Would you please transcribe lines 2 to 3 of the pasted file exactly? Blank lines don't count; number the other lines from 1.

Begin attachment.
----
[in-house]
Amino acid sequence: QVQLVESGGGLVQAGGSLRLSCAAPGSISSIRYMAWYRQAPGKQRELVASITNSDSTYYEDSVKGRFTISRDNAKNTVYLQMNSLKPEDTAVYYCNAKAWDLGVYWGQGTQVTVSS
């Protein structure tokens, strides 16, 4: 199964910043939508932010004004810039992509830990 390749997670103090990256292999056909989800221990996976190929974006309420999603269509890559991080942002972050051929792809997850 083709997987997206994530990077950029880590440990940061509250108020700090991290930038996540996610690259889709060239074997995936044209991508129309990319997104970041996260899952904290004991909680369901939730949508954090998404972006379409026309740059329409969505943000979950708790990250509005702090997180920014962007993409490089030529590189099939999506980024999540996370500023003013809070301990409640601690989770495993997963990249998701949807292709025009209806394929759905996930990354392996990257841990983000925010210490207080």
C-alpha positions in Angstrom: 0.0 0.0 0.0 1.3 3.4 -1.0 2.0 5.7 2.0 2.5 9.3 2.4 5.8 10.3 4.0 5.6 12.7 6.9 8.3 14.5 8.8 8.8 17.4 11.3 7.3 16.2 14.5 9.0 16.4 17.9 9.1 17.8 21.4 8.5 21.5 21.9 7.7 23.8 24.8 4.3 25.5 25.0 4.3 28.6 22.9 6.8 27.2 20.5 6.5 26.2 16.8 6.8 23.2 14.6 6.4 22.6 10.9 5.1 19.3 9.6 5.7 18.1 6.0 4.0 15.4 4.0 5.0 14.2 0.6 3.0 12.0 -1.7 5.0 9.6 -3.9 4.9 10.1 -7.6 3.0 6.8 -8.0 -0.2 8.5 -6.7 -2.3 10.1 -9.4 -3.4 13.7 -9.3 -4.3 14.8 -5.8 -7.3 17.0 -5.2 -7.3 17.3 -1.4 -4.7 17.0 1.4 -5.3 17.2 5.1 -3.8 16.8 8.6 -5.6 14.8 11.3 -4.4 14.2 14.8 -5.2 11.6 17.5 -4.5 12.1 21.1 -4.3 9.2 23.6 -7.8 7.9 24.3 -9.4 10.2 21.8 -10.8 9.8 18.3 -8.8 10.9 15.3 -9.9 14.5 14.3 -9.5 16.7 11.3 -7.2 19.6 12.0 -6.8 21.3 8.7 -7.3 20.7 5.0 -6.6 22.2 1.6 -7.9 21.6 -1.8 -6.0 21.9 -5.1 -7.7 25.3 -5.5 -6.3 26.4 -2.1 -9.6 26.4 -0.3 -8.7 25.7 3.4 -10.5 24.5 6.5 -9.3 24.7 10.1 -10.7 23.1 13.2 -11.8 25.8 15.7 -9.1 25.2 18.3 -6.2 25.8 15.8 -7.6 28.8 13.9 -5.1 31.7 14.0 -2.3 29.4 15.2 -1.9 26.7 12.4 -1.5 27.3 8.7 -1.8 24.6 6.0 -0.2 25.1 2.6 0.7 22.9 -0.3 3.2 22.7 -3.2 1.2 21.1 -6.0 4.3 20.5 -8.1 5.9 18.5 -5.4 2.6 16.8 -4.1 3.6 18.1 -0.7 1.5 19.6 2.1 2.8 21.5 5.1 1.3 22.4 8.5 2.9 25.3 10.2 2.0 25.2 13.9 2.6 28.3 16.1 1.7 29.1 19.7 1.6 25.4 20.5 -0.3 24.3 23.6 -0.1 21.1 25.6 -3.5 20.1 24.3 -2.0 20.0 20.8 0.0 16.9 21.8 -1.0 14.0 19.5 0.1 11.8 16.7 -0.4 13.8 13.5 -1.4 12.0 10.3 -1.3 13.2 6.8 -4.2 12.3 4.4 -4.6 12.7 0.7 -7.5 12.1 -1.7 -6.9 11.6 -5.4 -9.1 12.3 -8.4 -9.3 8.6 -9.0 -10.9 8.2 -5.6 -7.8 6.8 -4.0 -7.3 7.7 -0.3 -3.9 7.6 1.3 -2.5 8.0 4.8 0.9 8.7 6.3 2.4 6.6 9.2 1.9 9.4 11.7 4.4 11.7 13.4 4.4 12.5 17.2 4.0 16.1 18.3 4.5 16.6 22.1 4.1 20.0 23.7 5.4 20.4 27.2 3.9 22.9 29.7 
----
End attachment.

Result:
Amino acid sequence: QVQLVESGGGLVQAGGSLRLSCAAPGSISSIRYMAWYRQAPGKQRELVASITNSDSTYYEDSVKGRFTISRDNAKNTVYLQMNSLKPEDTAVYYCNAKAWDLGVYWGQGTQVTVSS
């Protein structure tokens, strides 16, 4: 199964910043939508932010004004810039992509830990 390749997670103090990256292999056909989800221990996976190929974006309420999603269509890559991080942002972050051929792809997850 083709997987997206994530990077950029880590440990940061509250108020700090991290930038996540996610690259889709060239074997995936044209991508129309990319997104970041996260899952904290004991909680369901939730949508954090998404972006379409026309740059329409969505943000979950708790990250509005702090997180920014962007993409490089030529590189099939999506980024999540996370500023003013809070301990409640601690989770495993997963990249998701949807292709025009209806394929759905996930990354392996990257841990983000925010210490207080």